ConstructionPro Week, Volume: Construction Advisor Today - Issue: 144 - 02/03/2012

The Misuse of Expert Opinion

By Bruce Jervis

 

Expert witnesses frequently have a lot to offer. Their specialized expertise can assist the finder of fact, be it judge, jury or administrative board, in understanding factual evidence or resolving a fact that is in question. But expert testimony can also be misused.

 

In a recent federal case, the government attempted to introduce the testimony and report of an expert regarding the foreseeability of a cost overrun. The individual expert had an impressive array of credentials, including academic degrees and professional licenses. There was no question regarding the individual’s qualifications.

 

Unfortunately, the government was attempting to use the expert opinion in seeking a ruling on a matter which was within the competence and understanding of the fact finder. No expert opinion was required. And expert opinion under these circumstances can improperly influence a factual finding. The testimony and the report were excluded from admission into evidence.

 

Have you seen expert opinion used in inappropriate circumstances? Does the opinion of a highly credentialed expert sometimes dazzle the fact finder and alter what should be a common sense determination? And if expert opinion is going to be allowed, doesn’t it force the other party to bring in an expensive expert of their own? I welcome your comments.

Featured in Next Week’s Construction Claims Advisor:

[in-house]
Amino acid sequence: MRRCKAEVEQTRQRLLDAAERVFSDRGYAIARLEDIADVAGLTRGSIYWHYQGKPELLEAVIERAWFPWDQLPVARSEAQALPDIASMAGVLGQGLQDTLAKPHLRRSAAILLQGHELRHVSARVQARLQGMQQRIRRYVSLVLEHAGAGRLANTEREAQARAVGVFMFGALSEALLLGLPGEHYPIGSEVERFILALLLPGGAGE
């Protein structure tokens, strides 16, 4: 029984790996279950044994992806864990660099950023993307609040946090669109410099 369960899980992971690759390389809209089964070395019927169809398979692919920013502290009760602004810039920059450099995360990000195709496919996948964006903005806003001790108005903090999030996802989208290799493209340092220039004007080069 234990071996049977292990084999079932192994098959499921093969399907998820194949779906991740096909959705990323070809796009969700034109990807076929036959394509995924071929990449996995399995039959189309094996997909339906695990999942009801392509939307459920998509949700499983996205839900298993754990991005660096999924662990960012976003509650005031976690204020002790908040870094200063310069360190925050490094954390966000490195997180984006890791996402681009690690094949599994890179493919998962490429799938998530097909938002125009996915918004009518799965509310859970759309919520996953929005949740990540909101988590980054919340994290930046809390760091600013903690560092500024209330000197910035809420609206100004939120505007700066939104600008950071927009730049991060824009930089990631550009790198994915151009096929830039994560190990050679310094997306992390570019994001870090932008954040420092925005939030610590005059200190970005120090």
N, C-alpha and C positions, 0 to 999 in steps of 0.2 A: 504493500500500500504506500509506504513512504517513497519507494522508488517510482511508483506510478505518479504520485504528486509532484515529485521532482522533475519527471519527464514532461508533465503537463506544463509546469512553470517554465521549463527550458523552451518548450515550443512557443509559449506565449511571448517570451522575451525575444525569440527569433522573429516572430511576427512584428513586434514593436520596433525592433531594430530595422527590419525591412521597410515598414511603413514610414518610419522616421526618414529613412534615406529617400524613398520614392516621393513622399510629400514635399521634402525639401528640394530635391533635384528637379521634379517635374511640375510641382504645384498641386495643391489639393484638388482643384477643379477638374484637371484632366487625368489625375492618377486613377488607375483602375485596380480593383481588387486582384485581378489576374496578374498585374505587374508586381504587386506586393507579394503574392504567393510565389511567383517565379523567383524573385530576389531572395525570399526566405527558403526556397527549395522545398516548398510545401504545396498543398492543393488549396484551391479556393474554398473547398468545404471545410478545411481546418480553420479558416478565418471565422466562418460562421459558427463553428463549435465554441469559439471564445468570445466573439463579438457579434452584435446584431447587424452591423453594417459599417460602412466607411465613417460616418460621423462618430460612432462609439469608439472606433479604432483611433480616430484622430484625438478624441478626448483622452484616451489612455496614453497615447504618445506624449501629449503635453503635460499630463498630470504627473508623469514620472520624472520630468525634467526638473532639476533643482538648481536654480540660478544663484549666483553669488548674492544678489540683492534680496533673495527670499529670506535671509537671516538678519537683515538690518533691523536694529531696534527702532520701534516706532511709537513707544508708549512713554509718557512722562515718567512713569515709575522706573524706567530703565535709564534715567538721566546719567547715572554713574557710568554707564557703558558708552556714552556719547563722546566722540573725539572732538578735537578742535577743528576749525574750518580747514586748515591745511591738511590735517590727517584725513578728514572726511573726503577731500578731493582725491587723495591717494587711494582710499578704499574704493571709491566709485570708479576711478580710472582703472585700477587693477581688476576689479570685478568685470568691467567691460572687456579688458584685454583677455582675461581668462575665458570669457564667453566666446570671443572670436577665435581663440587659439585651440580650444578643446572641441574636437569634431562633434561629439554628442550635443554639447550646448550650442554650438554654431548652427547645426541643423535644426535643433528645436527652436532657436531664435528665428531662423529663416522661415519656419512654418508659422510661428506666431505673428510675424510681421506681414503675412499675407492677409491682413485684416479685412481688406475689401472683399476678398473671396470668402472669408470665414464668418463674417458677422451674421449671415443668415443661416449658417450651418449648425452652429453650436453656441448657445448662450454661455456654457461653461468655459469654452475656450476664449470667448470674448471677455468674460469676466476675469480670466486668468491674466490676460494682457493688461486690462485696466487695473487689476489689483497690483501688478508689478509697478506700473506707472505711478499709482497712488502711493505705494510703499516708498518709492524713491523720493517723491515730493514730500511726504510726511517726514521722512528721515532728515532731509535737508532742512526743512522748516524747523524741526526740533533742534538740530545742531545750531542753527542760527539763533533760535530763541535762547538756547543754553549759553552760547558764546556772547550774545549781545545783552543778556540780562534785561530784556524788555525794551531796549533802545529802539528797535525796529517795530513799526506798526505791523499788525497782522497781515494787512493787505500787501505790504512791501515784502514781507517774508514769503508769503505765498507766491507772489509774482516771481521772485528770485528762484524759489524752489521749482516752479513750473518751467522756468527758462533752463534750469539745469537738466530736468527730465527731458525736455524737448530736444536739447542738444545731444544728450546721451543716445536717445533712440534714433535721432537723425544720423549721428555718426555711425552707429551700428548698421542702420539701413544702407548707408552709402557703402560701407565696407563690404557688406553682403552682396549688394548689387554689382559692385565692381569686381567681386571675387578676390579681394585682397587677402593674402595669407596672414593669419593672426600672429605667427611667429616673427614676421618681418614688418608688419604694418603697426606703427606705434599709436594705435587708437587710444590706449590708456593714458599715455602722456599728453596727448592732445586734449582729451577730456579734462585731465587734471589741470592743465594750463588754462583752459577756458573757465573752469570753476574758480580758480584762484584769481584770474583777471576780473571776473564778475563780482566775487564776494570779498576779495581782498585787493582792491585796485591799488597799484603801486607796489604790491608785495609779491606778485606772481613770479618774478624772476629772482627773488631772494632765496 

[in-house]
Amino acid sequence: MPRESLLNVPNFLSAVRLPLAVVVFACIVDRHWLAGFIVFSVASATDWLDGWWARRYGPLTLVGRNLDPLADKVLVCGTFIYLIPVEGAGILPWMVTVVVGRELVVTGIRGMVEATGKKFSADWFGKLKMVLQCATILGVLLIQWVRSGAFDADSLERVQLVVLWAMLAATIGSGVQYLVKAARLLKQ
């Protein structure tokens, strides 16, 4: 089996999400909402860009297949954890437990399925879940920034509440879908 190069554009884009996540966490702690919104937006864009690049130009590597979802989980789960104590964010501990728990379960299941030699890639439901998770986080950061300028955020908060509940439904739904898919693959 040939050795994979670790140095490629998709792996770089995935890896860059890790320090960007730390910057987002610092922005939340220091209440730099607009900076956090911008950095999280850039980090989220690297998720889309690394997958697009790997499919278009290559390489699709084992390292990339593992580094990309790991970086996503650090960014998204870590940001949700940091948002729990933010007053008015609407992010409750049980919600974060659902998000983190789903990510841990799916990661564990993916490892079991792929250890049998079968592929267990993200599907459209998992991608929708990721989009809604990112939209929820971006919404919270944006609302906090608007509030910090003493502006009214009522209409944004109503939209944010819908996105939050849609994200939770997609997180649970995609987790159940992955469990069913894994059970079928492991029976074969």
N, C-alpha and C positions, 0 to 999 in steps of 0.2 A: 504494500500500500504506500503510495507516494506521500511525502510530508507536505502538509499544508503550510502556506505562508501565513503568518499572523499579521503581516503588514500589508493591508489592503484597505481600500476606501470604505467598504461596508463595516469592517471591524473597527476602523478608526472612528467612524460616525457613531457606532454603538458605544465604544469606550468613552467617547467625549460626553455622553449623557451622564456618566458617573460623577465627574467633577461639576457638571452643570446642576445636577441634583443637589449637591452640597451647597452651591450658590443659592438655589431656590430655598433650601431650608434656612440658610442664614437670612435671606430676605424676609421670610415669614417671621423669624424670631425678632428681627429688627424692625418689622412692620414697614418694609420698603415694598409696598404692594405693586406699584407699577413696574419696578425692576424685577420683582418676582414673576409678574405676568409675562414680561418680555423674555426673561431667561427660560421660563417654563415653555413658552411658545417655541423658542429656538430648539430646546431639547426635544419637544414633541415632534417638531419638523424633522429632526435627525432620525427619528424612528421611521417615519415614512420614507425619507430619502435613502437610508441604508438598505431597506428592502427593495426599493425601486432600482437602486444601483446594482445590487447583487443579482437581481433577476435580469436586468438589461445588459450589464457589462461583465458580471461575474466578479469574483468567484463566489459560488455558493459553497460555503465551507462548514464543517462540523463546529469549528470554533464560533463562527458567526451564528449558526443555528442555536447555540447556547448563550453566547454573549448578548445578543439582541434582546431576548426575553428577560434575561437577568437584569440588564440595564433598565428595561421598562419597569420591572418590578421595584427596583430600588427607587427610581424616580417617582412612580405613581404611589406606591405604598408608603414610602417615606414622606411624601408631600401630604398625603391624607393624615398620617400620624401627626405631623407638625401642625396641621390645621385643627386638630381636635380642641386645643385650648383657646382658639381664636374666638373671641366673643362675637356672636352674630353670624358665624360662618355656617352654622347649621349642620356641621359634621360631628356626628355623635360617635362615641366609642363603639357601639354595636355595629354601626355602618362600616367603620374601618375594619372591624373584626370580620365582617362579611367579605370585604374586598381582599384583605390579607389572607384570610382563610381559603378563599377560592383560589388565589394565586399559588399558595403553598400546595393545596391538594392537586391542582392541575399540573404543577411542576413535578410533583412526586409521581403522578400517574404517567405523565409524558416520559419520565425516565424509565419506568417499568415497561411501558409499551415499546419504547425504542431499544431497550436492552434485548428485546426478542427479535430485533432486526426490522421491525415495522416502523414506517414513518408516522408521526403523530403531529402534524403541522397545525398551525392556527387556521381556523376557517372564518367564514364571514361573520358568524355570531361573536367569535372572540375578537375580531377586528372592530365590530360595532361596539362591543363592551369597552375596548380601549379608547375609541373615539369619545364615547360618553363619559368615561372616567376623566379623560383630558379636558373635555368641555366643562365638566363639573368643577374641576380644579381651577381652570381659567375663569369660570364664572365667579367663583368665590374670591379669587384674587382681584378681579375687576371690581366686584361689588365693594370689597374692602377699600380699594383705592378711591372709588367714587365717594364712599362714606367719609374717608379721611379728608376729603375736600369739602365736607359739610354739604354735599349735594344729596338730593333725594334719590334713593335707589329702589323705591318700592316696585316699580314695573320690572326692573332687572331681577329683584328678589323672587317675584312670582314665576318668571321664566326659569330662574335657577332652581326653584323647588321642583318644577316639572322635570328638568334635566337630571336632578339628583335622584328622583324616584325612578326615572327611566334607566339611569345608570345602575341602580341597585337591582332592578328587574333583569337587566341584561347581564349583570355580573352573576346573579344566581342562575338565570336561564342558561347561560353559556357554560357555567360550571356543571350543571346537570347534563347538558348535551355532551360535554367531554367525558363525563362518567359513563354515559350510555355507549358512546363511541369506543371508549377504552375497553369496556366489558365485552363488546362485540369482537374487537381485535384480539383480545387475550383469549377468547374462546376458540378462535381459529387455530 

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  • City Disavows Change Order Because Engineer Lacked Authority
  • Risk Analysis Should Have Been Applied to Unbalanced Bid

 

 

Comments

Interesting write-up.
After performing cause and origin inspections and reporting for 7 years and litigation support on the same as an expert, you can find a licensed individual to support either side in a claim or case. and occasionally these 'players' change sides in an effort to be paid (when on prevailing side).

I find it odd that we confusing "opinion" with "fact" , they are not the same. For example, if an expert opinon states that one pound of pressure is equal to 4 inches of water, this is not correct, the "fact" is that 1 pound is equal to .195 inches. A good expert can proof that. This should discredit the expert as his opinions are not as expert. A good expert knows the facts, and arrives at opinions he can support in part based on certain facts.

Because constrcution litigation is based a lot on opinions, experts are valuable, and certainly not all are opinions are good or even valid. My advice, know your facts first.

I have seen just the opposite. OK, a few comments. I have served as an expert witness a number of times.

Construction arbitration and mediation often has decision makers who really don't know or understand the technical issues of a particular case. They need someone to separate the causes from the symptoms. And that someone needs to be there to answer questions so that the decision maker can get educated in a hurry.

A licensed professional engineer when their render an opinion, is bound by a cannon of ethics (and state laws) to be fair and factual. That is why a PE's professional opinion is allowed to be interpreted as "fact."

Some PE's and even more "expert consultants" need to be held accountable for stretching the truth. Because this happens often in most places were experts render opinions there is the ability to perform cross examination and to enter rebuttal testimony.

I have seen witnesses become very uncomfortable, when they realize that what seemed like a statement of fact, really became a question of their knowledge and credibility based on faulty assumptions they are forced to admit.

Yes, experts are expensive, but usually have much lower billing rates than the attorneys who spend far more hours on the case and might have to educate themselves (at higher billing rates) to adequately explain the facts, red herring issues, and key assumptions to the arbitrator or mediator.

 

 

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